I realise I’m being repetative when I say there’s an abundance of treasured memories for me in New Zealand. Particularly in this area. Living in Gisborne alone for nine months from 2001 to 2002, I often headed out of town on my days off. Napier was one of my first ‘big’ adventures. It’s the closest large city to Gisborne, but a three hour drive along winding roads, gorges and mountain ranges. The sister of a family friend lived there, and I’d go and stay with her.
A Pie Stop at Wairoa
En route to the Art Deco capital of the world, we stopped at Wairoa. Here at Osler’s Bakery, you’ll find THE best pies. I can categorically state that until I tasted NZ pies, I thought UK ones we’re good.
Barry chose a chicken curry pie and I had a steak and cheese. Yum! We sat by the river to eat them – I was also tempted by a few pastries which isn’t so positive …
Mahia is intrinsically linked to Wairoa, and I found a notice about their Rocket Launching Station there. Sadly we’d missed recent launching activity by days. It must be amazing to watch.
The community are what I’d call ‘salt of the earth’ people. It’s also the the gateway to Lake Waikaramoana, one of the best-unspoilt areas of native bush in Aotearoa. There’s a treasured Primary Care Birthing Unit here too, where four friends work. A special place.
A Spectacular Overnight Stop
Our overnight stop on Friday last week was somewhere we’ve passed by road many times but never stopped at. Lake Tutira astounded us with its splendour.
Here we were surrounded by sheep, black swans, and all manner of bird-life. There were even three cygnets which weirdly are exactly the same colour as English white swans! The black swans all gave white feathers under their wings. There’s no white swans to be found in NZ as far as we’re aware? Maybe the Queen won’t let them out?
We walked to an ancient Pa site. Listened to sweet bird song. Gazed at a stunning sunset. Met new fellow travelers. Used a great ‘en suite’ long drop. In fact the only downside was hardly any internet which prevented me from working. Though that’s likely to be an upside if I reframe it?
Glorious sunset lots of sheep surrounded by caravans and motorhomes traveling golf courses of NZ. Next stop Gisborne! Recommended Verve Cafe for coffee of course!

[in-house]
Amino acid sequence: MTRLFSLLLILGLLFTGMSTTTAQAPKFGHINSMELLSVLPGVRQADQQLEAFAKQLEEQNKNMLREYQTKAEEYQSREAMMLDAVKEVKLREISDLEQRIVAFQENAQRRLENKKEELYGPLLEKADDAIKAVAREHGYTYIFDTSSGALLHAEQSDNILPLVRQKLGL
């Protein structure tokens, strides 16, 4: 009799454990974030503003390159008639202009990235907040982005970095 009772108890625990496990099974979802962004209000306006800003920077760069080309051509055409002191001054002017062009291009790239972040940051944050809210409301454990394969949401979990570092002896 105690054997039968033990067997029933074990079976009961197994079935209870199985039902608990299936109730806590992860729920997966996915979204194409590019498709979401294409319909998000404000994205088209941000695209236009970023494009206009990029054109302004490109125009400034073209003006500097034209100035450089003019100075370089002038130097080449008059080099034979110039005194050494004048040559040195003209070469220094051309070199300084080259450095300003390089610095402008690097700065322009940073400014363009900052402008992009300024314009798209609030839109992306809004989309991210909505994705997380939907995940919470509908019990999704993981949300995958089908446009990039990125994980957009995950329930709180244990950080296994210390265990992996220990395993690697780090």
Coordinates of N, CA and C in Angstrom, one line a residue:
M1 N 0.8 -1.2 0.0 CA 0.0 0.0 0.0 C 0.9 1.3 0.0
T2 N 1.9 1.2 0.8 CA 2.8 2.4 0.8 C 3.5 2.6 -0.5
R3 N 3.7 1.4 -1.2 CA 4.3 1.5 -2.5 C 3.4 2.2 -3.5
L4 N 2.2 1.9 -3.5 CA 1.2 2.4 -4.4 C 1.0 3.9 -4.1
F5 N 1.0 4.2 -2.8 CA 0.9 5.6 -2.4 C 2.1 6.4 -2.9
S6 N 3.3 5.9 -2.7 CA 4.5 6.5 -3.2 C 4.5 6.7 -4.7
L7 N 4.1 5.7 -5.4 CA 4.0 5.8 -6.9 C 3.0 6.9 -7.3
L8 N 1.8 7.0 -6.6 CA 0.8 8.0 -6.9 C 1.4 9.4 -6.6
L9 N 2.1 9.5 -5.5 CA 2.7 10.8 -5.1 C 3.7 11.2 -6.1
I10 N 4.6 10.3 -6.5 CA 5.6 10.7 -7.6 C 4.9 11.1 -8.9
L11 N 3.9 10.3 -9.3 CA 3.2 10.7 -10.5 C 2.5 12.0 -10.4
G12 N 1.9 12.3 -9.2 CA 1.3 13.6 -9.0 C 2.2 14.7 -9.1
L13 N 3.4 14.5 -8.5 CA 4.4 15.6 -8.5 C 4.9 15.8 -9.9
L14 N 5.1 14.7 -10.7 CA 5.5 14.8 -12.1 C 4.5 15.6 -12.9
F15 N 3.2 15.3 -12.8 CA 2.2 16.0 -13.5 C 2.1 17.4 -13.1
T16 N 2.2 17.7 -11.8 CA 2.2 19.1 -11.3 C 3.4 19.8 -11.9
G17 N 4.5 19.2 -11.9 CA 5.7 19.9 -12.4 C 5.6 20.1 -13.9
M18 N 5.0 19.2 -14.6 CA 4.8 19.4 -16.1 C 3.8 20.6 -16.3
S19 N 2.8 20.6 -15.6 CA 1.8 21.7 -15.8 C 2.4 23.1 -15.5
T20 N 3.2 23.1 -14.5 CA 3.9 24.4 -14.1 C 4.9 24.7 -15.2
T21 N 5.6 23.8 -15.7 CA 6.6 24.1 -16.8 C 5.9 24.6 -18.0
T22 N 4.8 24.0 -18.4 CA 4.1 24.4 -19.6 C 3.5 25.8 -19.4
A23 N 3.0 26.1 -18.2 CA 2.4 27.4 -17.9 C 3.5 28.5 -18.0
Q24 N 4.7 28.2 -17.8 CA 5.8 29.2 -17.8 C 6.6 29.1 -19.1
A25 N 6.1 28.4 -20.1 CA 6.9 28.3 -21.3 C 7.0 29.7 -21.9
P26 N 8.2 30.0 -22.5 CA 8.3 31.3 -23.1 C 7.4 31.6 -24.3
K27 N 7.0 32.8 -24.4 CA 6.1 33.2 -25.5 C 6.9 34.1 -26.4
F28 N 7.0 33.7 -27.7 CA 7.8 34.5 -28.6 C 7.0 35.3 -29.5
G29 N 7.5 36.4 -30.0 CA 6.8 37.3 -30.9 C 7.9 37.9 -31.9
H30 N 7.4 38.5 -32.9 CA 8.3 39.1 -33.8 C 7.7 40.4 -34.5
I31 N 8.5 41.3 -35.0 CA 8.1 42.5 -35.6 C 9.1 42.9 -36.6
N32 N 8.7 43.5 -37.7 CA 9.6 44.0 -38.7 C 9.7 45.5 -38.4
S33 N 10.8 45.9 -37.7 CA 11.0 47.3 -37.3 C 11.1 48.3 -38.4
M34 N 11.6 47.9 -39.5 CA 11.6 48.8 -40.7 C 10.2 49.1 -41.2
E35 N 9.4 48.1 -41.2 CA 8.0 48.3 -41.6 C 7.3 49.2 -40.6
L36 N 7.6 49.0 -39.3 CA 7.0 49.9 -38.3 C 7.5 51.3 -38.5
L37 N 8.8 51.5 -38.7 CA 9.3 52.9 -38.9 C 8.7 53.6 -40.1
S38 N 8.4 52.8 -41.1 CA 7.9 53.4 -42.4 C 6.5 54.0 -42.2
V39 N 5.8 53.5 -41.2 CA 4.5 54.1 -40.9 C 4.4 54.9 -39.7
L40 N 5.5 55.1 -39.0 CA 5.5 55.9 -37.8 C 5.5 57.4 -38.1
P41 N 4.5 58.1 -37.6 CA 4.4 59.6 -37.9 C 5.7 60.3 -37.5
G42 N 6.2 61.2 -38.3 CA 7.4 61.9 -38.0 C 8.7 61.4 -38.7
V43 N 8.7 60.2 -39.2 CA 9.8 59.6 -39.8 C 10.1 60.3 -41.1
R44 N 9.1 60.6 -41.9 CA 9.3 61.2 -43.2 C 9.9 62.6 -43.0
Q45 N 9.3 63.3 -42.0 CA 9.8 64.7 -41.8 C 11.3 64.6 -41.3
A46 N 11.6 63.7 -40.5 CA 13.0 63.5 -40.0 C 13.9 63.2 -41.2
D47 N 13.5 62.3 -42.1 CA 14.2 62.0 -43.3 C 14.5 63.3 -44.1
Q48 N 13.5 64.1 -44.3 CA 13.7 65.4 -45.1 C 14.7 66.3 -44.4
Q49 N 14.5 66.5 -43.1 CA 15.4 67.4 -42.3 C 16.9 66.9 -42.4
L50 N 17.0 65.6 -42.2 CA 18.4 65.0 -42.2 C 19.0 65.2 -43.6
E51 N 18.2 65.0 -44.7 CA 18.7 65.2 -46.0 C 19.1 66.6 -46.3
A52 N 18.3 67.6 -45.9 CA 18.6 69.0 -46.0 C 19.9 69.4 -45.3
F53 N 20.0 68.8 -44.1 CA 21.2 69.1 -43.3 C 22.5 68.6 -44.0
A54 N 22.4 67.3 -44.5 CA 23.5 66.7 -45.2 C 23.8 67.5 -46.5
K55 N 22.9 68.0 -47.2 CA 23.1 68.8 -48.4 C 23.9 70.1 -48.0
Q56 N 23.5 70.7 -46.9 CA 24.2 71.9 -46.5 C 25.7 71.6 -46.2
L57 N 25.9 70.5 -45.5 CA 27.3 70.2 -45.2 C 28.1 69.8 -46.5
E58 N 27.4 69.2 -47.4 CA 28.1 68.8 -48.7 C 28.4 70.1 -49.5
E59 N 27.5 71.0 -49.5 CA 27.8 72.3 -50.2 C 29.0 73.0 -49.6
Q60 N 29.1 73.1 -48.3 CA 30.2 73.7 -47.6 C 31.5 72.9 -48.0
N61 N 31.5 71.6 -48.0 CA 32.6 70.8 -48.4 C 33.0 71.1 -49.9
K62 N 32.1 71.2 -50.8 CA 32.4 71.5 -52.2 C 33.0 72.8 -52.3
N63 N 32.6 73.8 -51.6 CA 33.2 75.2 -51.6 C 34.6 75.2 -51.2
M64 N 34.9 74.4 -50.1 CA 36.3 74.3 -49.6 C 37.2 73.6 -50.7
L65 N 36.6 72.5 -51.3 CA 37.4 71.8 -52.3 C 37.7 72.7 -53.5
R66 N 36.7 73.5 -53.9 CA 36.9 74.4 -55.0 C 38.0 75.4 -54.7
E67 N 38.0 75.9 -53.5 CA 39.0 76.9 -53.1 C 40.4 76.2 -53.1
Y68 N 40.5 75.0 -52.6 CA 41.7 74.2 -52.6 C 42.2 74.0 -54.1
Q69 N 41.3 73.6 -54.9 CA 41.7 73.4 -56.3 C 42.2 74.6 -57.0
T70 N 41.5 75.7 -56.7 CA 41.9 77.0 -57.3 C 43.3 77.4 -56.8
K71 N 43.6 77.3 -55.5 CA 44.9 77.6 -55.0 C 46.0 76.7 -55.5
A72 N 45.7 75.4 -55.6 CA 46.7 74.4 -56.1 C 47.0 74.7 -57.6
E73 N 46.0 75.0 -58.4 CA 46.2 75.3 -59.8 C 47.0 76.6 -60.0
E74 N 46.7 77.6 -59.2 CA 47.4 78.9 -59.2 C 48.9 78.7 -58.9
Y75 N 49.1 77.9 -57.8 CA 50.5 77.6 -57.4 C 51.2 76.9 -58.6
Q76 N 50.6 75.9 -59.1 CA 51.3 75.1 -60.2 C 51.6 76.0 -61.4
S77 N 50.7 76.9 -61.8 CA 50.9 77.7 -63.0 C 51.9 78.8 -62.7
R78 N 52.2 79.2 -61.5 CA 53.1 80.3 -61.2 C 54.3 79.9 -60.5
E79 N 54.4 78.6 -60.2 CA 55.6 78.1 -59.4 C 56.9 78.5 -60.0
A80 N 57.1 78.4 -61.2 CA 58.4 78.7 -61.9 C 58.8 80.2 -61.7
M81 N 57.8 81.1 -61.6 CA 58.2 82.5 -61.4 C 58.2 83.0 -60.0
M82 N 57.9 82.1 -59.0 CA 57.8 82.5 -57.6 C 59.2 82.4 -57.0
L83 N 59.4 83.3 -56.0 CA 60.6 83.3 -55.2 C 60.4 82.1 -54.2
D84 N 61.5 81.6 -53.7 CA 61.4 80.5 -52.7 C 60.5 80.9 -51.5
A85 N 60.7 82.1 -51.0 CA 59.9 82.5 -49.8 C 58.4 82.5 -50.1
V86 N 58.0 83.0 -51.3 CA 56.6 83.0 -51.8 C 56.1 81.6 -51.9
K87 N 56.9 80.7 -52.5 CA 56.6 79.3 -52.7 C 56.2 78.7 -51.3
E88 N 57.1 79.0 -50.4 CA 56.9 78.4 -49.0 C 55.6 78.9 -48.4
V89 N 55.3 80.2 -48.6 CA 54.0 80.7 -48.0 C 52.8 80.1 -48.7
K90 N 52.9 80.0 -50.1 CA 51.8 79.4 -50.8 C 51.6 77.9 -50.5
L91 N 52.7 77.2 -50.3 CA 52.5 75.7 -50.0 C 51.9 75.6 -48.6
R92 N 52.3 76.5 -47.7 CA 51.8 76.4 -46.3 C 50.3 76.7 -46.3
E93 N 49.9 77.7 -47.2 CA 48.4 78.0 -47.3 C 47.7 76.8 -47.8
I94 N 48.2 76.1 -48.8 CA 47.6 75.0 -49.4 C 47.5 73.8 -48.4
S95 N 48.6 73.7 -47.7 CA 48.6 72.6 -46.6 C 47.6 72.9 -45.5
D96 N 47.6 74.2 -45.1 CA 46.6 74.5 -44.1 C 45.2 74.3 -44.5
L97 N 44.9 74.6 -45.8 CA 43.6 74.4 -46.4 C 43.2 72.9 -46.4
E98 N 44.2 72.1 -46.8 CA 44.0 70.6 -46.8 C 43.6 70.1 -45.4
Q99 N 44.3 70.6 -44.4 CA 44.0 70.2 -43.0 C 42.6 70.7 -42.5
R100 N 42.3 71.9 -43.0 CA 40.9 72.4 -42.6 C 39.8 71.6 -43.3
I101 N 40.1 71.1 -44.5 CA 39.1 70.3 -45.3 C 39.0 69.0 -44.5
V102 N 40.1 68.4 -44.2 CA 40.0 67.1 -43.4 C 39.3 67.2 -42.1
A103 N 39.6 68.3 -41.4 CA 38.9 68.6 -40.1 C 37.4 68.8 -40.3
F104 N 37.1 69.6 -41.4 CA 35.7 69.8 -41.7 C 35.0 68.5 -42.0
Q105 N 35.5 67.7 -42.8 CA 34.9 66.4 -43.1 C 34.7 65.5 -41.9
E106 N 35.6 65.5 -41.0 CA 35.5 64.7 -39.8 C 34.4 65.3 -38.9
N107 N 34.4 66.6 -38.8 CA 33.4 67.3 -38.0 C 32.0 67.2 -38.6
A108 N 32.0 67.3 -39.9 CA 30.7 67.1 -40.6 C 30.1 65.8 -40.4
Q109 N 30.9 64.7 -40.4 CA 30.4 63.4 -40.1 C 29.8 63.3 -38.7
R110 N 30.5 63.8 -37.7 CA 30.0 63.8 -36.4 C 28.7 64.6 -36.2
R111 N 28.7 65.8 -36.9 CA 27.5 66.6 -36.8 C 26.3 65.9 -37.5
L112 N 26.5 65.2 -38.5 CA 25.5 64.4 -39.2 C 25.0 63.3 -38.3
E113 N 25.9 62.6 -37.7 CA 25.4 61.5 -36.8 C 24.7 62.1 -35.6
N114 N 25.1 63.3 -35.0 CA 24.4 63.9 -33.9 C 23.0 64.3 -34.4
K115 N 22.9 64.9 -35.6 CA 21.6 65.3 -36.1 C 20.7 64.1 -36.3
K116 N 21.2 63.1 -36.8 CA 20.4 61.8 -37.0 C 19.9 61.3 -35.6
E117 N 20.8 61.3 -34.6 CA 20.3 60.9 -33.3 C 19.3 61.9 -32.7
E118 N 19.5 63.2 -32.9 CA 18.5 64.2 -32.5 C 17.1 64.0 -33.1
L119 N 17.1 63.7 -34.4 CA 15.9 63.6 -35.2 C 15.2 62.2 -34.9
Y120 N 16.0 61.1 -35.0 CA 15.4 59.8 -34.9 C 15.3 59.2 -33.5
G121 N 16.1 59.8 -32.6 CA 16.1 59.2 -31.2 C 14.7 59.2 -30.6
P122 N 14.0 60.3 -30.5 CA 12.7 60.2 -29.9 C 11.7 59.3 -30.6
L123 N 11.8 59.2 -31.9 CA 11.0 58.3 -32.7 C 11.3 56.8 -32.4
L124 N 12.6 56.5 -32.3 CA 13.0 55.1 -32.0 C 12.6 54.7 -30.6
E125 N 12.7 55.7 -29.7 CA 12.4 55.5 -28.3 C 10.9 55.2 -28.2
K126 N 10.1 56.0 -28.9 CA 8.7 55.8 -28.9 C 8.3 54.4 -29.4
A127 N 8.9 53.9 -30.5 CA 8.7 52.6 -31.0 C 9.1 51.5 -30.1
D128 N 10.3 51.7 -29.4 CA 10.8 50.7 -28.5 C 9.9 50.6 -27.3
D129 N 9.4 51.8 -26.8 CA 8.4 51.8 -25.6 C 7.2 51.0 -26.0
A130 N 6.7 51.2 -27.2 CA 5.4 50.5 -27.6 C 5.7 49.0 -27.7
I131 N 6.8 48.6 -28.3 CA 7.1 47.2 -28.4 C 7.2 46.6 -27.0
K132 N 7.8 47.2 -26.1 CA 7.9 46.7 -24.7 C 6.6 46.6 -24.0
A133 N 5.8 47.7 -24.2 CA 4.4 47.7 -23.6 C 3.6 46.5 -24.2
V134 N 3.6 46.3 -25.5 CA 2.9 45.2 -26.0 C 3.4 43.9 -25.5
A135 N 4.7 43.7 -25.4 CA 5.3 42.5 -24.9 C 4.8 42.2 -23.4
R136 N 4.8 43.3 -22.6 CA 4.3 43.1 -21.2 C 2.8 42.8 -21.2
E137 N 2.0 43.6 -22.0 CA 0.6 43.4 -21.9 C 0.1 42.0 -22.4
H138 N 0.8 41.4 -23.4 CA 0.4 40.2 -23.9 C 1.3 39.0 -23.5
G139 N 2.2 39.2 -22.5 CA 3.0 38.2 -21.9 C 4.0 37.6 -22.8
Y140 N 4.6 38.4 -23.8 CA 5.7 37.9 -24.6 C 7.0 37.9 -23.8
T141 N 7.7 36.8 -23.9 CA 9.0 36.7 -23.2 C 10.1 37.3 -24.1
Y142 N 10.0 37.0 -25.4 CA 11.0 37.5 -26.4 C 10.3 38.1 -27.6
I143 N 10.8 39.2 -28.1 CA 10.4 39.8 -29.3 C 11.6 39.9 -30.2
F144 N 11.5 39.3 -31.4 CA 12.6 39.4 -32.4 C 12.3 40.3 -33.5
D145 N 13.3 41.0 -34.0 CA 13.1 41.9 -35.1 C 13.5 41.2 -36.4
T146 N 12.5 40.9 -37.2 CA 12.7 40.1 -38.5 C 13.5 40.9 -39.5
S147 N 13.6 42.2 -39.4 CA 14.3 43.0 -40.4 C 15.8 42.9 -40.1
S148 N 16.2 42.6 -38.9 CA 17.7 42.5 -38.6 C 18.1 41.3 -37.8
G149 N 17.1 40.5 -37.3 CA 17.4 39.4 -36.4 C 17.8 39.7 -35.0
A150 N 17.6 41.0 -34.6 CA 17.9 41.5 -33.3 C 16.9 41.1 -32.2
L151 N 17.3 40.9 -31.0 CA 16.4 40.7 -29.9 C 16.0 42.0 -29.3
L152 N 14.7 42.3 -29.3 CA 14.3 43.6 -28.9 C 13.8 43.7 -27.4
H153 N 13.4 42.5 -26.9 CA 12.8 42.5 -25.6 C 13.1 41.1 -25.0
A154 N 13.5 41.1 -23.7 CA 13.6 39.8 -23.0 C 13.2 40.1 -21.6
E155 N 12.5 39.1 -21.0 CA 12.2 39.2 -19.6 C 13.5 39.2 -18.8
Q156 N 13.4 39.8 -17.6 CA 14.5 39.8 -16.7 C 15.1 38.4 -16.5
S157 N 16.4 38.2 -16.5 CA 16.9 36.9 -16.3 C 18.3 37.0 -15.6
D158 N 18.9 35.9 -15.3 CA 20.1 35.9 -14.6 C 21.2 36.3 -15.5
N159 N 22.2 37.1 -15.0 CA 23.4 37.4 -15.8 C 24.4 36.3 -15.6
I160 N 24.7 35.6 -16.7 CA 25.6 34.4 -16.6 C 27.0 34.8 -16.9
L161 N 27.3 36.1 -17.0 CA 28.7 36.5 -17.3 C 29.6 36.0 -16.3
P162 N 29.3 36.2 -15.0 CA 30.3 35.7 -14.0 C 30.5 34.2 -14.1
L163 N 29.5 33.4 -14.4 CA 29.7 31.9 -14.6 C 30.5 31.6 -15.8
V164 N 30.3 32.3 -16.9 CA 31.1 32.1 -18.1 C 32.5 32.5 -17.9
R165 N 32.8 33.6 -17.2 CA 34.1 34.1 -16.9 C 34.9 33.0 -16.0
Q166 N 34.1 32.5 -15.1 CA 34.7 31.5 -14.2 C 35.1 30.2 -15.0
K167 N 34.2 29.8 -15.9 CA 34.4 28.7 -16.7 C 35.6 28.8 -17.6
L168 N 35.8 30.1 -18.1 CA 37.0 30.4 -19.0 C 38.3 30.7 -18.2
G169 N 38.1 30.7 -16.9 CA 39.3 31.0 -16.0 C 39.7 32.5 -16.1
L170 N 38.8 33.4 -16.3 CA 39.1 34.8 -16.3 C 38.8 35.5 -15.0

A Few Hours In Napier
I was adamant I wanted our first stop to be the Classic Sheepskin factory in Napier. Over the years I’ve bought a number of ‘off cuts’ from here. My friend Gill originally introduced me to the shop. They’re not expensive ones, but will prove great for warmth in the van.
Another place we wanted to visit during our brief stay was the Napier Museum. Last time I came, November 2012, with two of my sisters it was closed. I found it astonishing it would take years to re-build/refurbish it. Yet after the earthquake of 1931 decimated the city they managed to re-build it in just over a year! The new space however is gorgeous, with a number of interesting exhibitions. Their Children’s Holocaust Memorial is extremely moving and poignant. Let’s all be UPstanders, rather then BYstanders, as I feel there’s far too many undercurrents in the world today that could prove disaterous once again.
Marine Parade is always a delight, though the black sand beach is nowhere near as attractive as the Gisborne one. The fabulous fountain is lit up at night. In the daytime you’ll generally find children splashing about.
And of course there’s the beautiful Pania of the Reef statue – she was stolen from her place a few years ago, but luckily was found and returned to her rightful place.
“Pania was a beautiful maiden who lived in the sea. By daylight she swam about with other sea creatures but after sunset would go to a stream that ran into the bay where the city of Napiernow sits. … Pania and Karitoki went to his whare (house), and at sunrise Pania prepared to leave but Karitoki tried to stop her.”https://www.hawkesbaynz.com/see-and-do/art-design-and-culture/the-maori-culture-guide/cultural-sites/pania-of-the-reef/
Amazing Art deco
In February 2016 I stayed with my dear friend Andre for the Art Deco Weekend. It was incredible fun. If you ever get a chance to participate I’d highly recommend it. Which I did to Helen and Andy and they detoured on their itinerary to experience one day of it last February.
There’s Art Deco in adundance here and it’s magnificent. The buildings. The shops. It’s exuded everywhere right down to the pavements. I visited a special Art Deco shop with two of my sisters in 2012 and we took one of my favourite photos of the three of us in 1930s style hats and feather boas.
This time I visited and found a perfect scarf to cover up our new storage boxes in the van.
Since our visit, sadly we’ve experienced severe weather conditions in parts of the North Island. Napier was subjected to a month’s rainfall in one day – a ‘one-in-250-year’ flood. We hope everyone is okay and that the city recovers swiftly.
My pictures won’t show nearly as much fabulousness as Barry’s. As usual, click on the first one to begin the slide-show …
2 thoughts on “Wairoa to Napier Via Lake Tutira”
Oslers! Oxtail pie and bacon and egg sandwich! I do like Wairoa…although Raupunga is a scary place!!!
Evoking more memories for you Phil 😉